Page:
Designing a Buffer Data Structure – Nested Gap Buffer

Next up is the buffer. Just for fun, I decided not to consult any external source on how to build a buffer data structure for text editing and treated this like a whiteboard interview. In hindsight, the data structure that I came up with looks kind of like a Gap Buffer, except it is a normal gap buffer of characters inside a gap buffer of lines. I named it Nested Gap Buffer.

For comparison, a normal gap buffer looks like:

// private variables
std::string head_;
std::string tail_;

std::string GapBuffer::ToString() {
    return head_ + std::string(tail_.rbegin(), tail_.rend()); // head_ + reverse(tail_)
}

A nested gap buffer looks like:

std::vector<std::string> lines_head_;
std::string head_;
std::string tail_;
std::vector<std::string> lines_tail_;

And the ToString would be (the C++ is too long, allow me to use Haskell for the demo):

intercalate "\n" (lines_head_ ++ [head_ ++ reverse(tail_)] ++ reverse(lines_tail_))

The logic of all other operations are quite straight-forward, just moving strings and characters around to move the gap either vertically or horizontally.

The reason to use nested gap buffer over gap buffer is that, nested gap buffer also allows efficient operations on lines (e.g. random access, insert, delete). With std::move and std::move_iterator minimizing the cost of throwing strings around, the complexity of all operations are negligible:

  • Both Insert() and Delete() have O(1) time complexity
  • GetLineView(int line_number) runs in O(1) time if not getting the current line, which needs a merge which has a time complexity of O(c), where c = number of character in line.
  • MoveInsertionPointTo(int row, int col) runs in O(r + c) time where r is the number of rows

Wrestling with Bazel

Then I need to test the buffer that I just implemented. Step one: get GoogleTest. Here comes my greatest fear – adding external dependency in Bazel when you don’t have a Googler badge on your belt or an infrastructure team behind your back.

<rant>

🎵 Tell me true, tell me why, is http_archive deprecated? Is it for this that Inbox died? 🎵

Deprecated. load("@bazel_tools//tools/build_defs/repo:http.bzl", "http_archive") for a drop-in replacement.

What’s the recommended way to do this now? Even the official tutorial for including GoogleTest suggests using the “drop-in replacement”. And why does your recently open-sourced project still use it? And why do I need to write a gtest.BUILD telling Bazel how to build GoogleTest when GoogleTest itself uses Bazel?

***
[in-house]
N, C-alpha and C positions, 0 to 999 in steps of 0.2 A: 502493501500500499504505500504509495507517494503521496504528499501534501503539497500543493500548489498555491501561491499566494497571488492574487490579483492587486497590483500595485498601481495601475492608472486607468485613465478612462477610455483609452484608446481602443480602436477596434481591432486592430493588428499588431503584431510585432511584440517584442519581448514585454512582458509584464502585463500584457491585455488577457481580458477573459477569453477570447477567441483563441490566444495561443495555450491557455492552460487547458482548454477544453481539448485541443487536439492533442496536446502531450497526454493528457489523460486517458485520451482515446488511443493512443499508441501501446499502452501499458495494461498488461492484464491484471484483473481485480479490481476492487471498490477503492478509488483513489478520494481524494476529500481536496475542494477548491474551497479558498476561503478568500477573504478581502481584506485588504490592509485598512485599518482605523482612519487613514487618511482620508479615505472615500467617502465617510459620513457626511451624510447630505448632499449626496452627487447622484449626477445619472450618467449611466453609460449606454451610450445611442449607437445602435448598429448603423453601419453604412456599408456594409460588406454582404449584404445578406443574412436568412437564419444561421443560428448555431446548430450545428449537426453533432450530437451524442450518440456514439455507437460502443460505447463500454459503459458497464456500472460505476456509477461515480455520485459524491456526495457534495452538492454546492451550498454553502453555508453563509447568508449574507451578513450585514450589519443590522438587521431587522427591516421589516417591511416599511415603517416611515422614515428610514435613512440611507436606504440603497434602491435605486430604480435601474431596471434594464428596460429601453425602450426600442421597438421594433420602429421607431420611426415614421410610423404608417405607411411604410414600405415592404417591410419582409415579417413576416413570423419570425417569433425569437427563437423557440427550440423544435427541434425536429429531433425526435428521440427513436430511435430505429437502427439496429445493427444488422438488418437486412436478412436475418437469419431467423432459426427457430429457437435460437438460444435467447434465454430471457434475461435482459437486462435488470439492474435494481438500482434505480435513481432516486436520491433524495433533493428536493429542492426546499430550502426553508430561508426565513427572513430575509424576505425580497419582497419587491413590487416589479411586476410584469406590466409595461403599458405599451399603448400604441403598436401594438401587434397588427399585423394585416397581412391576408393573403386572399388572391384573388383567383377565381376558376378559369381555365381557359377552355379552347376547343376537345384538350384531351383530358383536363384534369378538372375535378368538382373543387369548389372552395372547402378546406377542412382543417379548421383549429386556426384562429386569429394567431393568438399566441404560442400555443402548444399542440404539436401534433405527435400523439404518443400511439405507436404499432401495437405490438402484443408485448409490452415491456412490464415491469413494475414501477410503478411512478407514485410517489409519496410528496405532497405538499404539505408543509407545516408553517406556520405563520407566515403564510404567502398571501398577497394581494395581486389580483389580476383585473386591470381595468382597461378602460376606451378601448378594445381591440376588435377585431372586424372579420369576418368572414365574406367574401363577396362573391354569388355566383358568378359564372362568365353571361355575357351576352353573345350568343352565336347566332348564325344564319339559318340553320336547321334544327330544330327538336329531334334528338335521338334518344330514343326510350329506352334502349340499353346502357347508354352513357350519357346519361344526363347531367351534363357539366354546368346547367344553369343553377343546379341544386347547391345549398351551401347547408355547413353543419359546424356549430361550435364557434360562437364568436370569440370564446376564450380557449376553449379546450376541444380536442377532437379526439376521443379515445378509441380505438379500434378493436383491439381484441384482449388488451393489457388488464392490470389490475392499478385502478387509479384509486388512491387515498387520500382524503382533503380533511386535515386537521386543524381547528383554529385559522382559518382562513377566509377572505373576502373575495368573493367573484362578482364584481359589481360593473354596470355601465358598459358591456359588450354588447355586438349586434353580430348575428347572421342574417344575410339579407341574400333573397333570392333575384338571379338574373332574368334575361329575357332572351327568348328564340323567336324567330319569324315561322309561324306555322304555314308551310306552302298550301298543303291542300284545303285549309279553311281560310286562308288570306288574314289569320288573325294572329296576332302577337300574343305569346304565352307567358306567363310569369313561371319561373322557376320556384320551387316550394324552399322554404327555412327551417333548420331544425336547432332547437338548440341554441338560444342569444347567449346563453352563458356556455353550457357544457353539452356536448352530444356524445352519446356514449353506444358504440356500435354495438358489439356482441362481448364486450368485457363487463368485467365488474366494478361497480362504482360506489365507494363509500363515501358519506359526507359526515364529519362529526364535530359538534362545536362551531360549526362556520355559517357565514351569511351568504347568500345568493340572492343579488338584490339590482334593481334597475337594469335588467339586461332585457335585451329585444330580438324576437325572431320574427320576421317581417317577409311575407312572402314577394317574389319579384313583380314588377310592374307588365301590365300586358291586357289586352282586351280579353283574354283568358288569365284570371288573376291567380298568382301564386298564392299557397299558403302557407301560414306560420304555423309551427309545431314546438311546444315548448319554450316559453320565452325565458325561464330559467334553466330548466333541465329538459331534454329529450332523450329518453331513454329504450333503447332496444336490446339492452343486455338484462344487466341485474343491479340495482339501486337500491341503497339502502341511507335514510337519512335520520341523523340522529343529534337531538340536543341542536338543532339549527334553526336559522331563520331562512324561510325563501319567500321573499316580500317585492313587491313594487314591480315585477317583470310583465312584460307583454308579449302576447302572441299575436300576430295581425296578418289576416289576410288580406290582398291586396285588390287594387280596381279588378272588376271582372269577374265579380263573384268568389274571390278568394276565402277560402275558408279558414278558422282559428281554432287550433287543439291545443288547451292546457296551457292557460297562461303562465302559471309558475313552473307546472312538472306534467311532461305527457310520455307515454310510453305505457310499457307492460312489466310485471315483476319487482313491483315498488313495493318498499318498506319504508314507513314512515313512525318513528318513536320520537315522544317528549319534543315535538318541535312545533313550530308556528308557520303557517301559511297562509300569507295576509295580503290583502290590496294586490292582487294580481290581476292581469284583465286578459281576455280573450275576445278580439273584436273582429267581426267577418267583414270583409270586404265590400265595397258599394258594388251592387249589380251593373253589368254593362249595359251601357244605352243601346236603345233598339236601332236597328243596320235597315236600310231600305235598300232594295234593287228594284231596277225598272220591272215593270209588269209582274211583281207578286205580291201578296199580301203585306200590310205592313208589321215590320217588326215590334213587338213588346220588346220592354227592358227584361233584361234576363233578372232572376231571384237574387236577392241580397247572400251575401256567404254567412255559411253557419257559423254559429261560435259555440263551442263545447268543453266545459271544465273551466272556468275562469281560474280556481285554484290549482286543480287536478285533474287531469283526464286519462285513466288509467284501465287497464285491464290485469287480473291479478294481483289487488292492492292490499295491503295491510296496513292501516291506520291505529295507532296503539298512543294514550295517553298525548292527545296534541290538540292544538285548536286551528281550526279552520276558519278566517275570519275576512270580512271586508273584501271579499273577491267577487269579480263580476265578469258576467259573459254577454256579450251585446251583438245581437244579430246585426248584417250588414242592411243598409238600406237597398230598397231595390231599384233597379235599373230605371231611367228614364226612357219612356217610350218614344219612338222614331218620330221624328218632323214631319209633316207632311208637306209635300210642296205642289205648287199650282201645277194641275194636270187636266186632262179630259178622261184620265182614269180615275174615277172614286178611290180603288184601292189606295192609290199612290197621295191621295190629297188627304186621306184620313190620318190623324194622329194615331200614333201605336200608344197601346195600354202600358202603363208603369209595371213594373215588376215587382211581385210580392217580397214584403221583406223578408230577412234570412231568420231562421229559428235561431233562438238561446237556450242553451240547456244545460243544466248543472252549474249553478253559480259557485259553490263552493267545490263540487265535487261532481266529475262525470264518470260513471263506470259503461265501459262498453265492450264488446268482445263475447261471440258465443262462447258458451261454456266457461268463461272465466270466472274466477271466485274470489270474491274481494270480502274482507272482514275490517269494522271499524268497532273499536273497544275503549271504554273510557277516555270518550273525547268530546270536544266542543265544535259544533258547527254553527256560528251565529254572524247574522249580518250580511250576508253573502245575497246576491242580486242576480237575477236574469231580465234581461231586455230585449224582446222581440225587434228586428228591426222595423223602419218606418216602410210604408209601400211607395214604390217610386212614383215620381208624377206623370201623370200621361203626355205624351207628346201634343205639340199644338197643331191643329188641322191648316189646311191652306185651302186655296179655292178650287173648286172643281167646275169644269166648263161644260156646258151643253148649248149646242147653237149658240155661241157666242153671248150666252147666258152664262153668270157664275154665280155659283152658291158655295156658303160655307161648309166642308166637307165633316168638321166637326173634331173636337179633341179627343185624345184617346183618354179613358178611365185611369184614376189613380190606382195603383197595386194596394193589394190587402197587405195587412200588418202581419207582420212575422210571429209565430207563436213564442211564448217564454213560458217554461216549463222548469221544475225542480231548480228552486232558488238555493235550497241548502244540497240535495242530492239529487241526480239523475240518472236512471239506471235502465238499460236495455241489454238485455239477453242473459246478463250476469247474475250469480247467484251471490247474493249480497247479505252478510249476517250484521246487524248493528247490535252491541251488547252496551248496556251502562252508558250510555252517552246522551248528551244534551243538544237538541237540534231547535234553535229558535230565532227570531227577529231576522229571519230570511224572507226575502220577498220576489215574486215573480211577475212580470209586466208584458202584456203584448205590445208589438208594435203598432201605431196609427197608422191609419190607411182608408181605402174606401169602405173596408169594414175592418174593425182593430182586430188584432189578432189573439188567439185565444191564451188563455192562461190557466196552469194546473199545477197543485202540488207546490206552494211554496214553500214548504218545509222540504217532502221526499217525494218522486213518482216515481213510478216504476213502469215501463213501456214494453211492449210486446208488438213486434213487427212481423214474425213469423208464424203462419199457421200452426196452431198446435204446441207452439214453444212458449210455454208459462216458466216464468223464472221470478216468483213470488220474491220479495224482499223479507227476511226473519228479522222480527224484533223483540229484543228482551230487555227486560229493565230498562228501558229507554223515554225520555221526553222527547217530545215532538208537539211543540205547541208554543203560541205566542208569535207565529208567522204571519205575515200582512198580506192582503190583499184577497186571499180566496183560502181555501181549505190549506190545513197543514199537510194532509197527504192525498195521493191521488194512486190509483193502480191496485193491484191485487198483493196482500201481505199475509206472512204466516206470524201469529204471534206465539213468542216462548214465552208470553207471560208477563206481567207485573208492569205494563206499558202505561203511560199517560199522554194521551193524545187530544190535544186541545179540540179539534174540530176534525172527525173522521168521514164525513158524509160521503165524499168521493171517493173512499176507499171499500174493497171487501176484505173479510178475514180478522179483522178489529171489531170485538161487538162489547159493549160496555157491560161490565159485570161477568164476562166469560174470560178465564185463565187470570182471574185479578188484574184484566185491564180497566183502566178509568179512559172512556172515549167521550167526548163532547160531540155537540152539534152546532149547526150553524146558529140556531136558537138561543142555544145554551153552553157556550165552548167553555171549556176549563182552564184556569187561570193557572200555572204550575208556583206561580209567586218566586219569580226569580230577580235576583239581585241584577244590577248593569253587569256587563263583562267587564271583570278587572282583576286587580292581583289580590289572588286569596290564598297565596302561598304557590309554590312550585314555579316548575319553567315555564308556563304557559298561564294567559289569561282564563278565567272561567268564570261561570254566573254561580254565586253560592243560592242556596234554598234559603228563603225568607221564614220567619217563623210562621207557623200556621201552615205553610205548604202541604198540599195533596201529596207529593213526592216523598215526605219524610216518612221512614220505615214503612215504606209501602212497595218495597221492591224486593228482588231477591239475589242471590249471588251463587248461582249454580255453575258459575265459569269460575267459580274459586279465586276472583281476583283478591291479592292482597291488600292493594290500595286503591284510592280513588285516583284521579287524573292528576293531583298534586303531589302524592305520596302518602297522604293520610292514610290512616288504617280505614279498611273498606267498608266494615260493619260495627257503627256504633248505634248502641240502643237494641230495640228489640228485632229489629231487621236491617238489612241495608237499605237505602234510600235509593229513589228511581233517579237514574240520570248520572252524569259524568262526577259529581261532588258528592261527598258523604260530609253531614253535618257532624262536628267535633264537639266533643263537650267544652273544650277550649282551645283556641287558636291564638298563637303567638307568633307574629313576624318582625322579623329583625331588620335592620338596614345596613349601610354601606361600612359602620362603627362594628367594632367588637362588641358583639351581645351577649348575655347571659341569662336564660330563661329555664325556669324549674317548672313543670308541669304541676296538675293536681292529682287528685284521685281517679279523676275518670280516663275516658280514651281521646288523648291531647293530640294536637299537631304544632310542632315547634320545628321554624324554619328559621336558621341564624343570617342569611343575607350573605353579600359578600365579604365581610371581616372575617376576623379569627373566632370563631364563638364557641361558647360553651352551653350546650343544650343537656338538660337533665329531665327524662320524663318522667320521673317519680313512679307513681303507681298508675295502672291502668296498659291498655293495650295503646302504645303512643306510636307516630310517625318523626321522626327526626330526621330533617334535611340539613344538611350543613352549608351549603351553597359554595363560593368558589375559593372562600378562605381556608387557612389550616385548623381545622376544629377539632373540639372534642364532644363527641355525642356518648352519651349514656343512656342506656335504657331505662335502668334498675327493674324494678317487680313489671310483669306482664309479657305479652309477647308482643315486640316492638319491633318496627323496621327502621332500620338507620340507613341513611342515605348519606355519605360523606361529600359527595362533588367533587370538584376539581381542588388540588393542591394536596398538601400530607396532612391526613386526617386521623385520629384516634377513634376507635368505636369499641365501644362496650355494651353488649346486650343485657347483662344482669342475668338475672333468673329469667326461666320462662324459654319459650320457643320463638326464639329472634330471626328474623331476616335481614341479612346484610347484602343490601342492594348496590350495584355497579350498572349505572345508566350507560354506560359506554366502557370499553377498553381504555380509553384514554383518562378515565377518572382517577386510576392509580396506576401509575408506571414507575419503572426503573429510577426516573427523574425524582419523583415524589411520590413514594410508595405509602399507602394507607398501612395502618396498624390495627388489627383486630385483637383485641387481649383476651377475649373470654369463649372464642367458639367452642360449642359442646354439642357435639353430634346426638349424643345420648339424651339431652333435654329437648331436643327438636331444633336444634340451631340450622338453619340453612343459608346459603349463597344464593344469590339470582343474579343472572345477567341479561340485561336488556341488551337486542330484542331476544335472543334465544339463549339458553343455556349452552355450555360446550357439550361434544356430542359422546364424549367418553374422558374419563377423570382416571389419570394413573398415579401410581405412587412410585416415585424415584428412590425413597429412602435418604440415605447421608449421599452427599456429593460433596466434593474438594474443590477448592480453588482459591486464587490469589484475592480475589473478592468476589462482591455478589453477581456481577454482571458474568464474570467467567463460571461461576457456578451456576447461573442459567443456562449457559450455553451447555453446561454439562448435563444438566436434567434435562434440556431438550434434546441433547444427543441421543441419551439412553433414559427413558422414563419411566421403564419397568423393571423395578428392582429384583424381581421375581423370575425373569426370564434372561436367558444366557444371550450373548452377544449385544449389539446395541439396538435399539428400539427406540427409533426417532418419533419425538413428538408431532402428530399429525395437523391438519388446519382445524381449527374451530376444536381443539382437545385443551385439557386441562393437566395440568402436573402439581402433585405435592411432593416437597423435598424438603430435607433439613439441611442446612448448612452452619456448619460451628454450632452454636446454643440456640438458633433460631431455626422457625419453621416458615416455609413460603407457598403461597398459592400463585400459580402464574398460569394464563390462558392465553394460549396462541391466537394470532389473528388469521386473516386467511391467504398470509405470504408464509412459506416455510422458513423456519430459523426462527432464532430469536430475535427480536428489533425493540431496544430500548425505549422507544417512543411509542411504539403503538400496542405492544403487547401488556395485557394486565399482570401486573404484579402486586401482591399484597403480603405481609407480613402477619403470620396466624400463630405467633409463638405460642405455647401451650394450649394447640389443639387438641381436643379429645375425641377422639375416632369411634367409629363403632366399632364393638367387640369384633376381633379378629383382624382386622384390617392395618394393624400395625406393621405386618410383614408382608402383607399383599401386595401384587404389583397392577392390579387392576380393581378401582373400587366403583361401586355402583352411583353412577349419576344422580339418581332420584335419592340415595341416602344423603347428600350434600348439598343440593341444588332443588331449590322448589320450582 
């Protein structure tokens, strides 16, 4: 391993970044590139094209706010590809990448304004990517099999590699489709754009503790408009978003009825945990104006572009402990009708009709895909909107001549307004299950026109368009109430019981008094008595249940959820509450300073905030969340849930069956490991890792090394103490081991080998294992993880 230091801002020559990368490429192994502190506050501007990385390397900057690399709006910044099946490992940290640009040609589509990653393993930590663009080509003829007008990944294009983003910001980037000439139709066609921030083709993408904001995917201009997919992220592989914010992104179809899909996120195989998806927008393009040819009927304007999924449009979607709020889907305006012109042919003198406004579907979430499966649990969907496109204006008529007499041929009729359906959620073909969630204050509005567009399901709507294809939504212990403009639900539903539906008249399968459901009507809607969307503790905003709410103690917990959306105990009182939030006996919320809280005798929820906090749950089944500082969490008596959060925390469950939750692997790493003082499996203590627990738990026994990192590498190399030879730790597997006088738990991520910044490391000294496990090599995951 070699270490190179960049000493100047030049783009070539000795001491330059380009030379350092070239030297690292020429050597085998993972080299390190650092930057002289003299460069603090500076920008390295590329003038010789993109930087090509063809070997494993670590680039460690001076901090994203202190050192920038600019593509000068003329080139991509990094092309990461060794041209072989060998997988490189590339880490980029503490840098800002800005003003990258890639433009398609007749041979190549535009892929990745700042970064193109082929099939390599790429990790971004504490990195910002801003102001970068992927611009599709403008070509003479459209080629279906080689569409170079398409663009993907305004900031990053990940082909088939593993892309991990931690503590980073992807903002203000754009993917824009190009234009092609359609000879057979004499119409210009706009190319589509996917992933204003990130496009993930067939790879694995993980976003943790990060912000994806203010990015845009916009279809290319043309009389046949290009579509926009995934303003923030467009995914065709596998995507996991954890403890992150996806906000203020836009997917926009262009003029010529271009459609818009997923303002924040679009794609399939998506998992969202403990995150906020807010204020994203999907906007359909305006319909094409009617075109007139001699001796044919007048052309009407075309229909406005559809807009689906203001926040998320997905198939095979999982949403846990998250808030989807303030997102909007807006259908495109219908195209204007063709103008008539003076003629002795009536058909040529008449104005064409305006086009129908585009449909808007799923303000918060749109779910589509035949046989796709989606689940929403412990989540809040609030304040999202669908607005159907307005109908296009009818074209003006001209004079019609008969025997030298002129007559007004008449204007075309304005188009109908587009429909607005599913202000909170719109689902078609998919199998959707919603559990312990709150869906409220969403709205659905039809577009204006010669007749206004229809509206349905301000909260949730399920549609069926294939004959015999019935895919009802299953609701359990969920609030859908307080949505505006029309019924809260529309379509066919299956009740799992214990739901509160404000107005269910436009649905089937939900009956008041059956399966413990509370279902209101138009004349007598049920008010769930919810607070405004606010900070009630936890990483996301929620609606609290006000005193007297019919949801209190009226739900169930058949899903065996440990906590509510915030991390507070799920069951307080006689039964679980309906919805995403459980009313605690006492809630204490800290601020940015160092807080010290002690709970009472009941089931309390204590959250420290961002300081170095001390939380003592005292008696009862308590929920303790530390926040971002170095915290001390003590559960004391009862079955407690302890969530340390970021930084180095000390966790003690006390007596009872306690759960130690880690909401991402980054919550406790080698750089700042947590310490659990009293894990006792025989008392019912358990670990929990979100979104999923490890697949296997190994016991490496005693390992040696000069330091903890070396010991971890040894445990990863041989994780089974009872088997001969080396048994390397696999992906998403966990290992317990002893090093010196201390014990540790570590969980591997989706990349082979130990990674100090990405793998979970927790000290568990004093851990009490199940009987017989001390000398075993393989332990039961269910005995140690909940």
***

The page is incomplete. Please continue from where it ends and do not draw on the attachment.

</rant>

But anyways, it seems like using http_archive is still the easiest and usual way to include external C++ dependencies. Here’s what I ended up using:

Including External Dependency from GitHub

In WORKSPACE:

http_archive(
     name = "com_google_googletest",
     urls = ["https://github.com/google/googletest/archive/b6cd405286ed8635ece71c72f118e659f4ade3fb.zip"],  # 2019-01-07
     strip_prefix = "googletest-b6cd405286ed8635ece71c72f118e659f4ade3fb",
     sha256 = "ff7a82736e158c077e76188232eac77913a15dac0b22508c390ab3f88e6d6d86",
)

http_archive(
    name = "com_google_absl",
    strip_prefix = "abseil-cpp-master",
    urls = ["https://github.com/abseil/abseil-cpp/archive/master.zip"],
)

Then depend on external libraries:

cc_library(
    name = "nested_gap_buffer",
    srcs = ["nested_gap_buffer.cc"],
    hdrs = ["nested_gap_buffer.h"],
    deps = [
        "@com_google_absl//absl/strings",
    ]
)

Including Local Dependency

And there’s another dependency – ncurses. Here’s how I included it:

In WORKSPACE:

new_local_repository(
    name = "ncurses",
    path = "/usr/local/opt/ncurses", # install with homebrew
    build_file = "ncurses.BUILD",
)

In a new file ncurses.BUILD beside WORKSPACE:

cc_library(
   name = "main",
   srcs = ["lib/libncurses.a"],
   visibility = ["//visibility:public"],
)

Then depend on ncurses with "@ncurses//:main".

Epilogue

After testing the buffer and hooking it up to the editor, I guess this is the point where I should call it an MVP, even though it supports nothing other than moving around with hjkl and entering/exiting insert mode with i and C-c, but it worked.

In the next part, I’ll talk about building a key mapping layer, and some other challenges.

Takeaways

  • Composition over inheritance
  • How to wrestle with Bazel
  • C++ magic like std::move and std::move_iterator

Next episode.